Video game music is an art
As an avid video game fan, I think that people take video game soundtracks for granted.
As I am writing this column, I have my favorite media player open with about 100 or more video game related songs.
Whenever I tell people that I regularly listen to video game soundtracks, they usually look at me like I’m completely insane. To those people: nay I say, I’m not insane (trust me, I was tested).
I like to think that video game music is the equivalent to listening to a movie soundtrack.
Game tunes will stay with you for a long time, and for any game you play, you’ll find that you build some sort of lasting emotional connection to the soundtrack.
One of my favorite soundtracks is the score to an independent game called Fez. Written and composed by Rich Vreeland, better known by his online alias, “Disasterpeace,” the Fez soundtrack is an aural experience. If you aren’t familiar with Disasterpeace, you should probably put down this paper and take a listen.
The Fez soundtrack resonates with me in a way that I thought was never possible. It’s like if progressive rock was written for the Nintendo Entertainment System. It’s simply amazing!
What really gets me about the Fez soundtrack is that it’s one of the rare instances I’ve found where I felt at home after the first listen. I can almost guarantee you have had similar feelings toward video game soundtracks, whether you are aware of it or not.
If you doubt me, think about it yourself. Have you ever caught yourself whistling the theme song to Super Mario Brothers? What about The Legend of Zelda theme? Of course you have, and you’ve probably done it more than once.
That said, I understand that there are people who still think that video game scores aren’t real music, but don’t sell them short just yet.
There are entire professional orchestras dedicated to playing video game music, such as the C64 Orchestra, which is dedicated to playing music from Commodore 64 games in live concerts.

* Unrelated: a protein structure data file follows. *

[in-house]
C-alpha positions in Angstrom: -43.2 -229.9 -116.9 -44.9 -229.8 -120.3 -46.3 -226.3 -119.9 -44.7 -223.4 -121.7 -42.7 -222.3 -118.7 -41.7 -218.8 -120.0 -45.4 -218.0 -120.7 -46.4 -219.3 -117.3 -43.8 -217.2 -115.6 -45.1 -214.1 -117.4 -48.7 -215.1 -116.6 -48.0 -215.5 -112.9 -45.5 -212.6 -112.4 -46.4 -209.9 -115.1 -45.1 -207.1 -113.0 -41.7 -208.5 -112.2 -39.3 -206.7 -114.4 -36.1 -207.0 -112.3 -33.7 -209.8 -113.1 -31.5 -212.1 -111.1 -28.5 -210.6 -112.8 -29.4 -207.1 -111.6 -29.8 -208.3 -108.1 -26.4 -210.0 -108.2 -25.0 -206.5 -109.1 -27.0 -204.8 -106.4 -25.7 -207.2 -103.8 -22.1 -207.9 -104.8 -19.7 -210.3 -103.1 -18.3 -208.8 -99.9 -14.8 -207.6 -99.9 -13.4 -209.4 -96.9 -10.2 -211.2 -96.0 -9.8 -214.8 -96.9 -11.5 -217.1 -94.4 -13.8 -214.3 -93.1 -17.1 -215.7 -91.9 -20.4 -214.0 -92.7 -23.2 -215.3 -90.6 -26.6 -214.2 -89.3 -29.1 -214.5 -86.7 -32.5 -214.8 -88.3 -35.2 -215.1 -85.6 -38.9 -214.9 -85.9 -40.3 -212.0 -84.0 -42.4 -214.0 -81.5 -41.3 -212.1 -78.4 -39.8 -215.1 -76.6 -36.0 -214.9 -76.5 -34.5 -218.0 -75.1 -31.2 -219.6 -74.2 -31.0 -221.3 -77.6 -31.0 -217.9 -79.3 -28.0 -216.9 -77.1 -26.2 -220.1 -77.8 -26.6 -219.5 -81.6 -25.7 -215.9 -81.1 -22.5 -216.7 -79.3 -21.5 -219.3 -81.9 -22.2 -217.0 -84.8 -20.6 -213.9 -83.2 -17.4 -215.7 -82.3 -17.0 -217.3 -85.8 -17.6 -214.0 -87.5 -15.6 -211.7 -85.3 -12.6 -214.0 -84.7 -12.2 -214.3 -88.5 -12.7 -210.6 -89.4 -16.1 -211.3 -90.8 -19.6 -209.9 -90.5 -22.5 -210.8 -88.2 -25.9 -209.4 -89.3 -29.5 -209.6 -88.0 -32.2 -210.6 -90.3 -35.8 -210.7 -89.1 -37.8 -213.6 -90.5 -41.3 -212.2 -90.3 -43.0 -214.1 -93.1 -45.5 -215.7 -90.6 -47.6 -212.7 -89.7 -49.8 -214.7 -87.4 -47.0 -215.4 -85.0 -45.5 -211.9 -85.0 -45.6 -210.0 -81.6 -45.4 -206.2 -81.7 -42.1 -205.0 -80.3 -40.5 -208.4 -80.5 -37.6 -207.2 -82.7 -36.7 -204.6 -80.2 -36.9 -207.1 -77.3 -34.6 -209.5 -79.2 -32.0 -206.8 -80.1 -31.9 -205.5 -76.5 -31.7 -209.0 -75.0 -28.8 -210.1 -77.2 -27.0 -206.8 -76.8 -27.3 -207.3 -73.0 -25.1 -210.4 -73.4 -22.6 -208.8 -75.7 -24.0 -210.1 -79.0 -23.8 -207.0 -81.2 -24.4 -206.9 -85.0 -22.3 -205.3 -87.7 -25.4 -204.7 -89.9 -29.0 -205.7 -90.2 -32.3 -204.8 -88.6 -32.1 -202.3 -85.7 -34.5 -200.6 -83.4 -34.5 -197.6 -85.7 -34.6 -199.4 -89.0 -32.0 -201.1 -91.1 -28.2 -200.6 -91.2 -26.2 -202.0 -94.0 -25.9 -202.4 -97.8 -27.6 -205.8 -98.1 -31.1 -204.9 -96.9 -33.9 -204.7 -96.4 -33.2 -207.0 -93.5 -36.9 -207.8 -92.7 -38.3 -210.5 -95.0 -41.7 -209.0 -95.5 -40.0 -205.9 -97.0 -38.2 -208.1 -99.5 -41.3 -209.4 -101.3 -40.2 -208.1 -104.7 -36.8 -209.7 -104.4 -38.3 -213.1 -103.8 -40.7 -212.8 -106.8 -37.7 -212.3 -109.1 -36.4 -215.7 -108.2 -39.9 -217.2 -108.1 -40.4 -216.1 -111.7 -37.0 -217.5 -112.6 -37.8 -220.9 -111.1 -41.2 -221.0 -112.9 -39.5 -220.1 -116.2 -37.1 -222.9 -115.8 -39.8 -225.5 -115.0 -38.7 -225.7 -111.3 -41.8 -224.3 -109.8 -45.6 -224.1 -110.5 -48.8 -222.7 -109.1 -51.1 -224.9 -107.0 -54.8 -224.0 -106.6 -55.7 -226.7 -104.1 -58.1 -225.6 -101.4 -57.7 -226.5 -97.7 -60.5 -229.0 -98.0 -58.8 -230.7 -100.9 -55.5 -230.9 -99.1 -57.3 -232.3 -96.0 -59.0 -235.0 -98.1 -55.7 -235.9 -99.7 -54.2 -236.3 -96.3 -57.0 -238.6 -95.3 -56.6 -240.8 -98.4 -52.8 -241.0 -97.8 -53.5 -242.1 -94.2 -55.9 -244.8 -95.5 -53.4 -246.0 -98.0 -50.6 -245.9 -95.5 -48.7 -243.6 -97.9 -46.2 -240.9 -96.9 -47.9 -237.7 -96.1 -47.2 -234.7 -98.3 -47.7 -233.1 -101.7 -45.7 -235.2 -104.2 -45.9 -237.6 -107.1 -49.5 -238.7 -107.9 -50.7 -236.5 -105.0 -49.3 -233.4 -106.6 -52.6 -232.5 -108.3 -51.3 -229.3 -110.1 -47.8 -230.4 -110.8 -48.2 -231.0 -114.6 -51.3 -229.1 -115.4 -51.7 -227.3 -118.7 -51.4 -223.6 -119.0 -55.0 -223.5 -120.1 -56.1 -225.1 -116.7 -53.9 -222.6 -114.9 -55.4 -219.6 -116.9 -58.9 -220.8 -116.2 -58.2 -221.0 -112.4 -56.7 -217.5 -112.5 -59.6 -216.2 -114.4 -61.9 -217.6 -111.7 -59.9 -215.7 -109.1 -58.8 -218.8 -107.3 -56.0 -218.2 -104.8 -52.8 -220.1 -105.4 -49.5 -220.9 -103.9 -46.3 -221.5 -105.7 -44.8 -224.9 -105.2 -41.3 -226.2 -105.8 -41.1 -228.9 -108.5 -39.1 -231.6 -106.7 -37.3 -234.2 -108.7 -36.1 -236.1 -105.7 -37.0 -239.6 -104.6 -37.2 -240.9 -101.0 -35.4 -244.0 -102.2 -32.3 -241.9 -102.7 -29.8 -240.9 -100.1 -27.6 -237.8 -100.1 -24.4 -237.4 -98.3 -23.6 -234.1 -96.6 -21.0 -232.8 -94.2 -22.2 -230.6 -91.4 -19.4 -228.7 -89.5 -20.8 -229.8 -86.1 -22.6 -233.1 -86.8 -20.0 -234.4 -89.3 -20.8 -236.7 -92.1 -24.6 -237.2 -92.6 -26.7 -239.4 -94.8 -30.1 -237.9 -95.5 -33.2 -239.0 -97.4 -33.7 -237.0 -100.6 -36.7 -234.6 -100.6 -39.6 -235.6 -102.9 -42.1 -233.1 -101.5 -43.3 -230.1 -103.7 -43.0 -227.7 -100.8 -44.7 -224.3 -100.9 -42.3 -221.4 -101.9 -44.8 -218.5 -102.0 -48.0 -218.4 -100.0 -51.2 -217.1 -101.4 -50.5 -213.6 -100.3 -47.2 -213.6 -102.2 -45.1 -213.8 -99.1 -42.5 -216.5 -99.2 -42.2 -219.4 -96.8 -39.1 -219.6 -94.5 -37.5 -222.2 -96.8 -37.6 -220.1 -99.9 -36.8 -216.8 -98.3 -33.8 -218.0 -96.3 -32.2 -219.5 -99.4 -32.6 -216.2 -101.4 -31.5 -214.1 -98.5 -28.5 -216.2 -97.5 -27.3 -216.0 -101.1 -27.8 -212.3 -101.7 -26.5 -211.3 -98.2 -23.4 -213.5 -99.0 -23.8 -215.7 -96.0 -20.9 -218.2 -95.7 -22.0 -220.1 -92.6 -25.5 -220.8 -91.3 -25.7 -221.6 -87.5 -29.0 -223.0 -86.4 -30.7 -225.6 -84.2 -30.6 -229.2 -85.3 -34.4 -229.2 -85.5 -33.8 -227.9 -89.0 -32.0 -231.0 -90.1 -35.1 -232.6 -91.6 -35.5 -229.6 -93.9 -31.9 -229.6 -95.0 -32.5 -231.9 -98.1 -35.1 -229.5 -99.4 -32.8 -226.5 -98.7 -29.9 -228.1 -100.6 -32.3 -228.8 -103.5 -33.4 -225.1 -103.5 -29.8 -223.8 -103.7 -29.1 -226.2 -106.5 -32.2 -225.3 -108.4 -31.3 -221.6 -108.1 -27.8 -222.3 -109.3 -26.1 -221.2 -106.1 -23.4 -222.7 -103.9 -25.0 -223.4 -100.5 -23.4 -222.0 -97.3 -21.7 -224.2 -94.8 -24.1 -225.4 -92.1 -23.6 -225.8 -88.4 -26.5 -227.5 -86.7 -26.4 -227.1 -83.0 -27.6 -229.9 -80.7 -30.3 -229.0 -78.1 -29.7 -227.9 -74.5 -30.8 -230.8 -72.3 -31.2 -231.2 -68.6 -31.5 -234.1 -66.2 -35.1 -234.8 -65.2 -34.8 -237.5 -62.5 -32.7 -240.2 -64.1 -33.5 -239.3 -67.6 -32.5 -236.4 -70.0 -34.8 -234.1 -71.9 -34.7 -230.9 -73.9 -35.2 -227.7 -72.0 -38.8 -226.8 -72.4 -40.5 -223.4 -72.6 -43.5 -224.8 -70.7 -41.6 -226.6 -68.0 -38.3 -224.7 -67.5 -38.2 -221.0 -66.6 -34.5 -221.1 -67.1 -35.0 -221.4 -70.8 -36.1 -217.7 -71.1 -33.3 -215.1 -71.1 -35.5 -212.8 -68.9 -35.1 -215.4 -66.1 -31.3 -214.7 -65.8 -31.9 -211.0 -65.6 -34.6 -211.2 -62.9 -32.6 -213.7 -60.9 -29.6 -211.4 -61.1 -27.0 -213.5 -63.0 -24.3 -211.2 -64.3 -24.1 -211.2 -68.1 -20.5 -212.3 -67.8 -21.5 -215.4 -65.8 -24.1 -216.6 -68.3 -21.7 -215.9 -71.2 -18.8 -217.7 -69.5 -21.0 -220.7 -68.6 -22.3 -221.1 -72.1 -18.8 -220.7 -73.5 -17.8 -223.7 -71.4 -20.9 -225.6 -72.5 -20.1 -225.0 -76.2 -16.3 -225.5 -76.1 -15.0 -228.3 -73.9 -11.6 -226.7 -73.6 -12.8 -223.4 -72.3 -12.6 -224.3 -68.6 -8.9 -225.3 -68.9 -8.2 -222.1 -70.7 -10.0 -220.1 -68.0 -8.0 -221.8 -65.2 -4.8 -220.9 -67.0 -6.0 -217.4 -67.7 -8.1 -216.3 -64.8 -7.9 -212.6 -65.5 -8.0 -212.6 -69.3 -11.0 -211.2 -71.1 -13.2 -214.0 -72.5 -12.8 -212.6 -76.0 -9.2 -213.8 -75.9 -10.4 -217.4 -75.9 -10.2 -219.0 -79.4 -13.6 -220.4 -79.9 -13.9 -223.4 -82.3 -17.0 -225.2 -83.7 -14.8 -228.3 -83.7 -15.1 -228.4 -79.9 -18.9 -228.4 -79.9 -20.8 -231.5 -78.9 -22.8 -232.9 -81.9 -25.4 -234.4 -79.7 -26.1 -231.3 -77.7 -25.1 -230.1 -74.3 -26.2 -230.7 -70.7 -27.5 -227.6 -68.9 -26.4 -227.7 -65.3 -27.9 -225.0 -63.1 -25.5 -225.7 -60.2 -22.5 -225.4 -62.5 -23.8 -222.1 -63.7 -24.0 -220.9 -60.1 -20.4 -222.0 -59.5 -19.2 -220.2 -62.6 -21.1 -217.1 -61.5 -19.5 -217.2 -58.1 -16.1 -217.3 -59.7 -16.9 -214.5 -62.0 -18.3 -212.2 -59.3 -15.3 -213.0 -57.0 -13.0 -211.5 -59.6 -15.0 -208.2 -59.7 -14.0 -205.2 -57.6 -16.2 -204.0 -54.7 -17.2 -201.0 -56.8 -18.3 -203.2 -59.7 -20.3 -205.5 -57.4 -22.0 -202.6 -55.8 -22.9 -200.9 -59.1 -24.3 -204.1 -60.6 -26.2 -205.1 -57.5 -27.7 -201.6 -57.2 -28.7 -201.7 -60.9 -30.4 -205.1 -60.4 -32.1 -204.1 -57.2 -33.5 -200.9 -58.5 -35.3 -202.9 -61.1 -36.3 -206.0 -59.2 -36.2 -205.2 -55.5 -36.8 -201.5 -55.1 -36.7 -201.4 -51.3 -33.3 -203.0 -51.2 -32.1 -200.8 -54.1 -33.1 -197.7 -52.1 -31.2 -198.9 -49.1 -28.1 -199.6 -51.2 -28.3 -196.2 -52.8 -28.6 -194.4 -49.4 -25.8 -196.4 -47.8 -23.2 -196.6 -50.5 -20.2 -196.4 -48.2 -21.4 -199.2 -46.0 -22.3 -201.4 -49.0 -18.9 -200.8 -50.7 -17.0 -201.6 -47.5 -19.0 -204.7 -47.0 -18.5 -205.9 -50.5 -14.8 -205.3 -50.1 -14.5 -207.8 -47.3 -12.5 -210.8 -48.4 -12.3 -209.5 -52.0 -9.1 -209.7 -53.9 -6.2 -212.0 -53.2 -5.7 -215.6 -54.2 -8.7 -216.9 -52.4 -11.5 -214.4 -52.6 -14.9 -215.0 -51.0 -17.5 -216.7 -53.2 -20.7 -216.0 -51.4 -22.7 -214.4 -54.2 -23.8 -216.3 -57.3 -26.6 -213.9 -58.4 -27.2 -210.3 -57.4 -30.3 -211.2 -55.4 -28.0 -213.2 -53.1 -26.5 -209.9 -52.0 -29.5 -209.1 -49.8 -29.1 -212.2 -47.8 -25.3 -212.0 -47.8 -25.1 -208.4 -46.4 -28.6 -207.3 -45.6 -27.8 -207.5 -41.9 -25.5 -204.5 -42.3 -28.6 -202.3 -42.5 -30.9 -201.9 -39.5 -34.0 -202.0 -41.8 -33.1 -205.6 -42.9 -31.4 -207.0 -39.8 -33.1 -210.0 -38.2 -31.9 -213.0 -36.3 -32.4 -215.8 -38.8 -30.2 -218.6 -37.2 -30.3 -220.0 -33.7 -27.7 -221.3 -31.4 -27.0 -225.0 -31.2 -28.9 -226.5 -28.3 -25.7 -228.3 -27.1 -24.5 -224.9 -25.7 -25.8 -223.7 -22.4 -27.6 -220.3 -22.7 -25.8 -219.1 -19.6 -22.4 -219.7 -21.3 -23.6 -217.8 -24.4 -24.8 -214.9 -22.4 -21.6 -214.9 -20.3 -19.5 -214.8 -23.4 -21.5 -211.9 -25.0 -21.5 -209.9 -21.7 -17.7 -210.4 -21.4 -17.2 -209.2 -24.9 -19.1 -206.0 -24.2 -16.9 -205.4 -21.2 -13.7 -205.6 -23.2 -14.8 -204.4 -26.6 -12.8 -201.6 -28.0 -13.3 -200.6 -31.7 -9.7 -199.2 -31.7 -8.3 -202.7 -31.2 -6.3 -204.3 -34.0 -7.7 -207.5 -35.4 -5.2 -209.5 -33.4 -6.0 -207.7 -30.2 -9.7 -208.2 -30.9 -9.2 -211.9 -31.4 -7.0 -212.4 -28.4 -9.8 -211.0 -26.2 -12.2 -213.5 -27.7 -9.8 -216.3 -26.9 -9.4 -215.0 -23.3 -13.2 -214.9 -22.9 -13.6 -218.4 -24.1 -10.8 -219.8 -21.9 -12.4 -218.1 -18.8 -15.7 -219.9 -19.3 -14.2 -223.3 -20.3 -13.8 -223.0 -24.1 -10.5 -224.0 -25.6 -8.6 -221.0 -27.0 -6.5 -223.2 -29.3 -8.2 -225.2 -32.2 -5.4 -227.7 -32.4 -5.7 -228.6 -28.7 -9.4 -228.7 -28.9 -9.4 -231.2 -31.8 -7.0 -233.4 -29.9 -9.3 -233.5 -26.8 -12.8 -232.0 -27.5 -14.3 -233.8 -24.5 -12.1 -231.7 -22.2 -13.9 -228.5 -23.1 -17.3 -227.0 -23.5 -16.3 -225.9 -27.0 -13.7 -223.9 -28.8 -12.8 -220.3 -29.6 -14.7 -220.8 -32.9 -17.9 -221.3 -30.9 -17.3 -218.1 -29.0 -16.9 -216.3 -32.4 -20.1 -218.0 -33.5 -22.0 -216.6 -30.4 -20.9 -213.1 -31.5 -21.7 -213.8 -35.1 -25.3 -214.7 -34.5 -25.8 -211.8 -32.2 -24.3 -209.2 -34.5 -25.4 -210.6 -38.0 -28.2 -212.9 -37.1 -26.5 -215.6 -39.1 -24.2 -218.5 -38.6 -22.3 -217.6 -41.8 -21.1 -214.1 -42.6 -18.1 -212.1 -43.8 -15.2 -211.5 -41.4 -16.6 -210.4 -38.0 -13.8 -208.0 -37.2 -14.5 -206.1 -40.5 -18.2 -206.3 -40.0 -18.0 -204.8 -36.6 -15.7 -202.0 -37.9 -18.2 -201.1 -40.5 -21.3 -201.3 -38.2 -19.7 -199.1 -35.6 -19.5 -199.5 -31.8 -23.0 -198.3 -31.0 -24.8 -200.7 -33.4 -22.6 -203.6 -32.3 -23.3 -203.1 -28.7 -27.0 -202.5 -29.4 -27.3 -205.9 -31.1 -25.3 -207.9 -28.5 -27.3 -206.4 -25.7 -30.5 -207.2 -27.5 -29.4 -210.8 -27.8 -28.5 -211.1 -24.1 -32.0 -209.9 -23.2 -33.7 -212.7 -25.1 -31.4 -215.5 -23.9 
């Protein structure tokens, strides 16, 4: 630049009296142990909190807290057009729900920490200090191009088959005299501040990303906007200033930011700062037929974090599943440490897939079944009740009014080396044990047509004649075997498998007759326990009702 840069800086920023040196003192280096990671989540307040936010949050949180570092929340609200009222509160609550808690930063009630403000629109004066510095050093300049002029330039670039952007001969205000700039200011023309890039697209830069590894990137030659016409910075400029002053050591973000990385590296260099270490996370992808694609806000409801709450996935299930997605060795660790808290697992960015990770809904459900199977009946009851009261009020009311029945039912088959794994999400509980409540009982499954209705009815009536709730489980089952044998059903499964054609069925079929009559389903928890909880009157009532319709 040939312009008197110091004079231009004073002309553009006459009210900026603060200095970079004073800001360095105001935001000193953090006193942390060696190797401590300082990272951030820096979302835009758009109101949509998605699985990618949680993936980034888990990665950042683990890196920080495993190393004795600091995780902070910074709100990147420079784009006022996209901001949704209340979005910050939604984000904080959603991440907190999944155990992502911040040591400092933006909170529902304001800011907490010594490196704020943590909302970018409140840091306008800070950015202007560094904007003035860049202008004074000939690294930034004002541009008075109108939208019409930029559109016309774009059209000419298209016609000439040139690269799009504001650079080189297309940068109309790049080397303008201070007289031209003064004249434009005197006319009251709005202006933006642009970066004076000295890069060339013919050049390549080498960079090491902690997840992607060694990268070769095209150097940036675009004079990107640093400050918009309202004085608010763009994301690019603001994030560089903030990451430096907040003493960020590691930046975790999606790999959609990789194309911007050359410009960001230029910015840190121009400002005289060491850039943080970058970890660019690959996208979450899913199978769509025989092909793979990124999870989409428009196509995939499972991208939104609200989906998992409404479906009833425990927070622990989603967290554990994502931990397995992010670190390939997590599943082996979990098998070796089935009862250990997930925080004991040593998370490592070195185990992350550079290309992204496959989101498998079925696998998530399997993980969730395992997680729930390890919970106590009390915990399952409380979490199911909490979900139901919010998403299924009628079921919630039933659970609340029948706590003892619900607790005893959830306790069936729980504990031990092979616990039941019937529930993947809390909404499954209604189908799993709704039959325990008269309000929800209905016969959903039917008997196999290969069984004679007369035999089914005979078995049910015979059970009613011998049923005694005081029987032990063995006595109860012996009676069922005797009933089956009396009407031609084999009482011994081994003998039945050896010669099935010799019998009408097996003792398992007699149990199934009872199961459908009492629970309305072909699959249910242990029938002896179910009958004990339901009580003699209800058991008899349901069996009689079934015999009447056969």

Another example of orchestral arrangements of video game scores is The Distant Worlds concert series, which passed through Omaha last March.
For those who aren’t aware, Distant Worlds is dedicated to playing music from the Final Fantasy series, headed by Nobuo Uematsu (a.k.a. the creator of every single good song in the history of Final Fantasy ever).
If you can acquire the time and means, I highly suggest that you take time and go see them perform live. It’s an opportunity that you just can’t miss.
Video game soundtracks have inspired me personally, I have been experimenting with making my own video game music for almost four years now, and I can’t begin to stress how difficult it is to get everything just right to fit a certain situation. But can you imagine playing without music? Would the journey still feel as epic? I think not.
Video game composers devote a lot of time and energy to their arts, despite video game soundtracks being highly underrated. Thankfully, their work is not in vain.
As long as there are video games soundtracks, there will be fans that truly appreciate them.